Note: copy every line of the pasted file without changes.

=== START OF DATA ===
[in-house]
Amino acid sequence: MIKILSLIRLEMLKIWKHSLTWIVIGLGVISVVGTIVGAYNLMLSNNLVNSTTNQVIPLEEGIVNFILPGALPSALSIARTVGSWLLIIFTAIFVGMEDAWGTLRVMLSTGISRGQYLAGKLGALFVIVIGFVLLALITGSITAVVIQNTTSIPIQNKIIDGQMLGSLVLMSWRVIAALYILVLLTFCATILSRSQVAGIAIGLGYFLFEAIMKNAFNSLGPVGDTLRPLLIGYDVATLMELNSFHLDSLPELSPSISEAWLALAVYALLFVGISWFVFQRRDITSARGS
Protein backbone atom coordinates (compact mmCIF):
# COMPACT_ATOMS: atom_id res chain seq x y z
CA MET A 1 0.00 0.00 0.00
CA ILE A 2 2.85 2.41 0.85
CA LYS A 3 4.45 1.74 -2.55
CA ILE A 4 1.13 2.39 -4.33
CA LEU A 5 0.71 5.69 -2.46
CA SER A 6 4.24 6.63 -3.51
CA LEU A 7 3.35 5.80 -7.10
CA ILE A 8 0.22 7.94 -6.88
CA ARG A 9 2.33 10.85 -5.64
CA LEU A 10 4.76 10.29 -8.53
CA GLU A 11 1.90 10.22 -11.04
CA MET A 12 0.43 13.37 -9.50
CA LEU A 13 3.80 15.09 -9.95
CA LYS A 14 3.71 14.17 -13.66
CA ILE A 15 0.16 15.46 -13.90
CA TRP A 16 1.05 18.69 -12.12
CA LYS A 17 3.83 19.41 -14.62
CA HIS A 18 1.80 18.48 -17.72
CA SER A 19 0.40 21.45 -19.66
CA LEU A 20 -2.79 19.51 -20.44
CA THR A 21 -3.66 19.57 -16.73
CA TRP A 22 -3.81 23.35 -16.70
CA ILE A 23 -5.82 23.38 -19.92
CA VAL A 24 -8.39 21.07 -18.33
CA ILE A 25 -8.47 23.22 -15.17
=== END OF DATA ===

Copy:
[in-house]
Amino acid sequence: MIKILSLIRLEMLKIWKHSLTWIVIGLGVISVVGTIVGAYNLMLSNNLVNSTTNQVIPLEEGIVNFILPGALPSALSIARTVGSWLLIIFTAIFVGMEDAWGTLRVMLSTGISRGQYLAGKLGALFVIVIGFVLLALITGSITAVVIQNTTSIPIQNKIIDGQMLGSLVLMSWRVIAALYILVLLTFCATILSRSQVAGIAIGLGYFLFEAIMKNAFNSLGPVGDTLRPLLIGYDVATLMELNSFHLDSLPELSPSISEAWLALAVYALLFVGISWFVFQRRDITSARGS
Protein backbone atom coordinates (compact mmCIF):
# COMPACT_ATOMS: atom_id res chain seq x y z
CA MET A 1 0.00 0.00 0.00
CA ILE A 2 2.85 2.41 0.85
CA LYS A 3 4.45 1.74 -2.55
CA ILE A 4 1.13 2.39 -4.33
CA LEU A 5 0.71 5.69 -2.46
CA SER A 6 4.24 6.63 -3.51
CA LEU A 7 3.35 5.80 -7.10
CA ILE A 8 0.22 7.94 -6.88
CA ARG A 9 2.33 10.85 -5.64
CA LEU A 10 4.76 10.29 -8.53
CA GLU A 11 1.90 10.22 -11.04
CA MET A 12 0.43 13.37 -9.50
CA LEU A 13 3.80 15.09 -9.95
CA LYS A 14 3.71 14.17 -13.66
CA ILE A 15 0.16 15.46 -13.90
CA TRP A 16 1.05 18.69 -12.12
CA LYS A 17 3.83 19.41 -14.62
CA HIS A 18 1.80 18.48 -17.72
CA SER A 19 0.40 21.45 -19.66
CA LEU A 20 -2.79 19.51 -20.44
CA THR A 21 -3.66 19.57 -16.73
CA TRP A 22 -3.81 23.35 -16.70
CA ILE A 23 -5.82 23.38 -19.92
CA VAL A 24 -8.39 21.07 -18.33
CA ILE A 25 -8.47 23.22 -15.17